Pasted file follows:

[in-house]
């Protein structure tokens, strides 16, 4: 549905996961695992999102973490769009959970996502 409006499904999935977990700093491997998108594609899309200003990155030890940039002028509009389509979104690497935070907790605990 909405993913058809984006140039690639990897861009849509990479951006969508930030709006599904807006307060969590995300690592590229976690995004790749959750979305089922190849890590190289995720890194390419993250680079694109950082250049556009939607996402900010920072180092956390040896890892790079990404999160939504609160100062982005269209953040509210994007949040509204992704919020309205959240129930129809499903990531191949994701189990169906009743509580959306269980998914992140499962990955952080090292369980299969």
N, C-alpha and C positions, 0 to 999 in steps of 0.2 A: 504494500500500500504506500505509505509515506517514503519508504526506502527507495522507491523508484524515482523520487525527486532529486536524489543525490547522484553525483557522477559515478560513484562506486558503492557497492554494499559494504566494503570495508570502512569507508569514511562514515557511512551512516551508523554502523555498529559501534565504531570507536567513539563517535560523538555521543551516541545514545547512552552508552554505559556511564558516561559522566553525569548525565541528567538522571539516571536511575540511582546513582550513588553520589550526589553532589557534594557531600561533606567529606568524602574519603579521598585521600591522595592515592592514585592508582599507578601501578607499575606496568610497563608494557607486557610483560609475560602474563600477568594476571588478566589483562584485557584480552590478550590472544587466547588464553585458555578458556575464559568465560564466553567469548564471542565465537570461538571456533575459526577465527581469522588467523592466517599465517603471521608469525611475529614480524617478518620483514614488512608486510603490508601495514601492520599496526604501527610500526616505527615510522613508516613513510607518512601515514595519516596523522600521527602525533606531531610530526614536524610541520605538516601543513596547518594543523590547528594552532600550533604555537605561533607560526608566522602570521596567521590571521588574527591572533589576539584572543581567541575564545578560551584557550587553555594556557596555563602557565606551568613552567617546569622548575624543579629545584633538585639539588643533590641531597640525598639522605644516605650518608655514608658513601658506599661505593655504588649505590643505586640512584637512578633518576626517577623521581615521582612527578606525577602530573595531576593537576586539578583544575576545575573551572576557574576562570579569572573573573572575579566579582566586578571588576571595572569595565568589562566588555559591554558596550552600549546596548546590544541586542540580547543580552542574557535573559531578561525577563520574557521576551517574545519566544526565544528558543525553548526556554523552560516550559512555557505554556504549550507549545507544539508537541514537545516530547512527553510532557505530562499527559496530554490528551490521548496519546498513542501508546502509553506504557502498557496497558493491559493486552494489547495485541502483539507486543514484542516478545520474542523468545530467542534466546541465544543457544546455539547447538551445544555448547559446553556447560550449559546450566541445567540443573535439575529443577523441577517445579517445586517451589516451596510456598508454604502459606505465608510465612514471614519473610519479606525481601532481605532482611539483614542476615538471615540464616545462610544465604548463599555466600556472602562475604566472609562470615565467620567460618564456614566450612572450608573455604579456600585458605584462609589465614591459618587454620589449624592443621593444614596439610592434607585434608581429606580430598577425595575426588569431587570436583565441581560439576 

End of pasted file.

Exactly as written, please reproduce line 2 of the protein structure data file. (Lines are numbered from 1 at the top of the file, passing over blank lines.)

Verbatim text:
């Protein structure tokens, strides 16, 4: 549905996961695992999102973490769009959970996502 409006499904999935977990700093491997998108594609899309200003990155030890940039002028509009389509979104690497935070907790605990 909405993913058809984006140039690639990897861009849509990479951006969508930030709006599904807006307060969590995300690592590229976690995004790749959750979305089922190849890590190289995720890194390419993250680079694109950082250049556009939607996402900010920072180092956390040896890892790079990404999160939504609160100062982005269209953040509210994007949040509204992704919020309205959240129930129809499903990531191949994701189990169906009743509580959306269980998914992140499962990955952080090292369980299969």